Police Apology for Photographer

The good news came today that photographer Marc Vallée, injured by police while photographing the ‘Sack Parliament’ event in Parliament Square, London on 9 October 2006, has accepted an apology and out-of-court settlement from the Metropolitan Police. You can also read some comments about the case on the NUJ site.

Police medics treat Marc after he was assaulted by police

The incident happened after a stand-off between demonstrators and police on the edge of the square facing the Houses of Parliament. This involved around 20 demonstrators who made an attempt to push through a police line, while perhaps a hundred more watched, together with a large number of media. Marc was assaulted despite very obviously being a photographer rather than a demonstrator, holding a camera, carrying a camera bag and with his NUJ press card clearly visible. Like the rest of the press present he had already been asked to show his press card, and is in any case well known to many of the police – as are the others of us who photograph such events. The attack on him was clearly an attack on a member of the press, and could have happened to any of us.

The policing on the day was entirely an over-reaction to a threat of no consequence posed by a small number of anarchists, mainly students, whose actions are largely symbolic and at most threaten minor damage to property. They might well graffiti a wall or even throw an egg or custard pie a politician, but they are in no way a serious threat.

I was stunned on arriving in Westminster that day to find more police than I’ve ever seen before (or since unless you count their plain-clothes demonstration for more pay.) I don’t know the official number, but my estimate was around a thousand.

As well as forming a line along the front of the Houses of Parliament there were more in Parliament Square and in the other streets around, who apparently stopped many of those intending to come to the demonstration, threatening them with detention under an Act brought in to prevent terrorism.

Of course I’m against terrorism. But I am opposed to the use of law to prevent the normal freedom of movement and of political protest. As too are many individual police I’ve talked to at demonstrations.

It was inevitable that a small group of demonstrators would confront the police. Their aim wasn’t to blow up Parliament but simply to block traffic by sitting down in the road in the front of the buildings.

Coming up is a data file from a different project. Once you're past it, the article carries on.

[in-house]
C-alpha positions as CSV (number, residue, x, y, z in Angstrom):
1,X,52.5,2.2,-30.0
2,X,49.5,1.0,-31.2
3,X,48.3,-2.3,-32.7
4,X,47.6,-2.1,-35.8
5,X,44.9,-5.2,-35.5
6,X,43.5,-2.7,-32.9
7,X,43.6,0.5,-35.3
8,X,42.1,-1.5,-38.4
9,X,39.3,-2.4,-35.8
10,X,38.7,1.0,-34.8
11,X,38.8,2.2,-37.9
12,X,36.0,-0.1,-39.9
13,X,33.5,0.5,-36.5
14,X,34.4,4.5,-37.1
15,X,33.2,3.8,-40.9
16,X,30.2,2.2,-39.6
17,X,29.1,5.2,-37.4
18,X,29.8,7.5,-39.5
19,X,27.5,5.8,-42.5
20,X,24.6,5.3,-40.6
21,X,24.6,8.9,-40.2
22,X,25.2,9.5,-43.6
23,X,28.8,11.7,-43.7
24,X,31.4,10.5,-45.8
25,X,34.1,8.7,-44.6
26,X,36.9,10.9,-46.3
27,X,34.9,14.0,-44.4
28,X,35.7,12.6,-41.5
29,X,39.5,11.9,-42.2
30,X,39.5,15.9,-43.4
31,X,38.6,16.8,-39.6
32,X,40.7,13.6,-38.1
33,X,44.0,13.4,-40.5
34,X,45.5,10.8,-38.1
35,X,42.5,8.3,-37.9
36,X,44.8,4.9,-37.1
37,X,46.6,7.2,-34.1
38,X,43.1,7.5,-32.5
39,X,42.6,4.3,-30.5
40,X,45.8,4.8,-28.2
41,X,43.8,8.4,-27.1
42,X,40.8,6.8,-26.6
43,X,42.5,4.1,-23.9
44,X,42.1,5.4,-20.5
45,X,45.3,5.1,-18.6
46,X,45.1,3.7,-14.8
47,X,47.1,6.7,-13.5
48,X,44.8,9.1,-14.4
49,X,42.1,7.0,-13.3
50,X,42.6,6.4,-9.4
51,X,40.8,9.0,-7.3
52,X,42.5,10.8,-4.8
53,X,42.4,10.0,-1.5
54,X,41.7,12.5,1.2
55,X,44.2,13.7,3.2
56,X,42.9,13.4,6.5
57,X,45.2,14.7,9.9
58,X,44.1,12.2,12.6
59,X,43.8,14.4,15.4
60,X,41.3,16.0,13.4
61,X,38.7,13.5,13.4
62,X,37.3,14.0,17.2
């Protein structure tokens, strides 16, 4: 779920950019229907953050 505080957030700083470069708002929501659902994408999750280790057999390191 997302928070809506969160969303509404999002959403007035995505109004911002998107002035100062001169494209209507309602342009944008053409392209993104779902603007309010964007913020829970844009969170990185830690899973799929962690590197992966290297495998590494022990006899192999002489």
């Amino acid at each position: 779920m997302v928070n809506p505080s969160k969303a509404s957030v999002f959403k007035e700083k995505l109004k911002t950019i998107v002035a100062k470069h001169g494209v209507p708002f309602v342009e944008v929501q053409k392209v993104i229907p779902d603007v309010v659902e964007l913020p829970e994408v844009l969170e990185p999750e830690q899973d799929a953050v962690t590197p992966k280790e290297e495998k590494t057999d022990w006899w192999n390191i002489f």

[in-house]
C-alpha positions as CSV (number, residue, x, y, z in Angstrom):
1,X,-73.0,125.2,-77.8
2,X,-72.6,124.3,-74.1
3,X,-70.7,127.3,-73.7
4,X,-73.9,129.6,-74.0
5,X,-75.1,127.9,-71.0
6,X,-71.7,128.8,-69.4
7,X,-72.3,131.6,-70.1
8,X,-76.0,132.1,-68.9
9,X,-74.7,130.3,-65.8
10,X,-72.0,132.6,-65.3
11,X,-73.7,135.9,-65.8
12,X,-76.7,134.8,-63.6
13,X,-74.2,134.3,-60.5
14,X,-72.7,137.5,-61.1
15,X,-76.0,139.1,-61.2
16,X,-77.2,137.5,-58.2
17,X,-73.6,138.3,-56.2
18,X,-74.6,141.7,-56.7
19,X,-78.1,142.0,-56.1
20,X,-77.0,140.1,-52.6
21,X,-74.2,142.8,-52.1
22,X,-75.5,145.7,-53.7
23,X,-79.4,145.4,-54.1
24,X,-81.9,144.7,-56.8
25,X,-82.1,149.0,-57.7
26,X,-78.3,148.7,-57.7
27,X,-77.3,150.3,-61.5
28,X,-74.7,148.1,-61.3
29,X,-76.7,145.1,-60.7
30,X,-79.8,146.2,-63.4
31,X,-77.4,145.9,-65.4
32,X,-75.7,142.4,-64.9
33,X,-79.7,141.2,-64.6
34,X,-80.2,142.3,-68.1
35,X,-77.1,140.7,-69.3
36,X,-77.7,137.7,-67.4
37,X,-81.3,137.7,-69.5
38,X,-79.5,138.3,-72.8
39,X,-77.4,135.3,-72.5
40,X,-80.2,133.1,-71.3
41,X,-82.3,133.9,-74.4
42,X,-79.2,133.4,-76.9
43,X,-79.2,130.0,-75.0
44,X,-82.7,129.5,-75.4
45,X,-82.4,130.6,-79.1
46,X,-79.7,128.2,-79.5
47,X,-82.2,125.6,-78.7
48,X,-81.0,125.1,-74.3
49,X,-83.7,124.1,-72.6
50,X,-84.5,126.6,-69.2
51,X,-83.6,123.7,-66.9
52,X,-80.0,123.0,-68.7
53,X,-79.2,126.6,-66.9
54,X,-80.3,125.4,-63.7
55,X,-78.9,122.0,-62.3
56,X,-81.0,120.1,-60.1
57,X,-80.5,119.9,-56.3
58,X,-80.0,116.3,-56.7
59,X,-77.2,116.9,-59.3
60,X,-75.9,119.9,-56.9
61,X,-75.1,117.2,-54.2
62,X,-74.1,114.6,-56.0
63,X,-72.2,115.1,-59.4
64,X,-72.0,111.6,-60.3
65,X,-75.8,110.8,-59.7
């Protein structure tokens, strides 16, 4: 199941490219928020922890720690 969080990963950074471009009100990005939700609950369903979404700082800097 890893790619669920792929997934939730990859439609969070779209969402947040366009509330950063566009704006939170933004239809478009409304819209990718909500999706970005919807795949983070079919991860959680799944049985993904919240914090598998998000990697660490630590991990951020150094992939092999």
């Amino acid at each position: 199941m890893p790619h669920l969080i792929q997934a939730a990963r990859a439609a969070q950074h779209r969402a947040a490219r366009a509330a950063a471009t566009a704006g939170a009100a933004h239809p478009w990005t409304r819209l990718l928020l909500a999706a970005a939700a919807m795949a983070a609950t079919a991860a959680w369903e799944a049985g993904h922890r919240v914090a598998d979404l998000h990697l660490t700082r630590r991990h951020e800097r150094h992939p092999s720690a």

Police line up to face demonstrators

A ritual scrum attempts to push through the police line

But the line holds

A few minutes later, the police charged the demonstrators and surrounded them, along with a large number of people who had done nothing more than stand in the square and watch. I left more or less straight away, but some other press who stayed inside were apparently not allowed to leave, being treated exactly as the demonstrators. The demonstrators were then held for several hours, with the police making occasional violent raids inside their cordon to grab individuals and take them to the waiting police vans, the others were only allowed to leave after giving police their details.

Various others around the square were also set on by police and taken inside the cordon, or in a few cases put directly into police vans. Most protested they were simply bystanders and had taken no part in the demonstration.

An incident later in the day involving gratuitous violence on a man protesting his innocence but making no attempt to resist his arrest.

Despite my press card, I was also threatened with arrest and issued a warning that I might be committing an offence under SOCPA.

The officer in charge reads the announcement that those present are being detained

Among those bundled into a police van was one man attending the event as a ‘legal observer’ in a high visibility jacket. A woman walking her bicycle across the square against the flow of traffic in the one-way system was also manhandled by police briefly before other officers rescued her.

It was a day the seriously eroded my respect for the police force. They got the intelligence severely wrong, totally misunderstanding the nature of the event. They showed a lack of control, acting with totally uncalled for violence on a number of occasions. They threatened the media – and injured one of them. You can see more of what happened in my account and pictures on My London Diary.

In any other job, those responsible would have been severely reprimanded, but I was later to hear a senior officer defending the actions of the day. It is rare to get an apology from the police, but I think almost all of us who were there deserve one, and I’m very pleased to see that Marc has received not only an apology but also a settlement.

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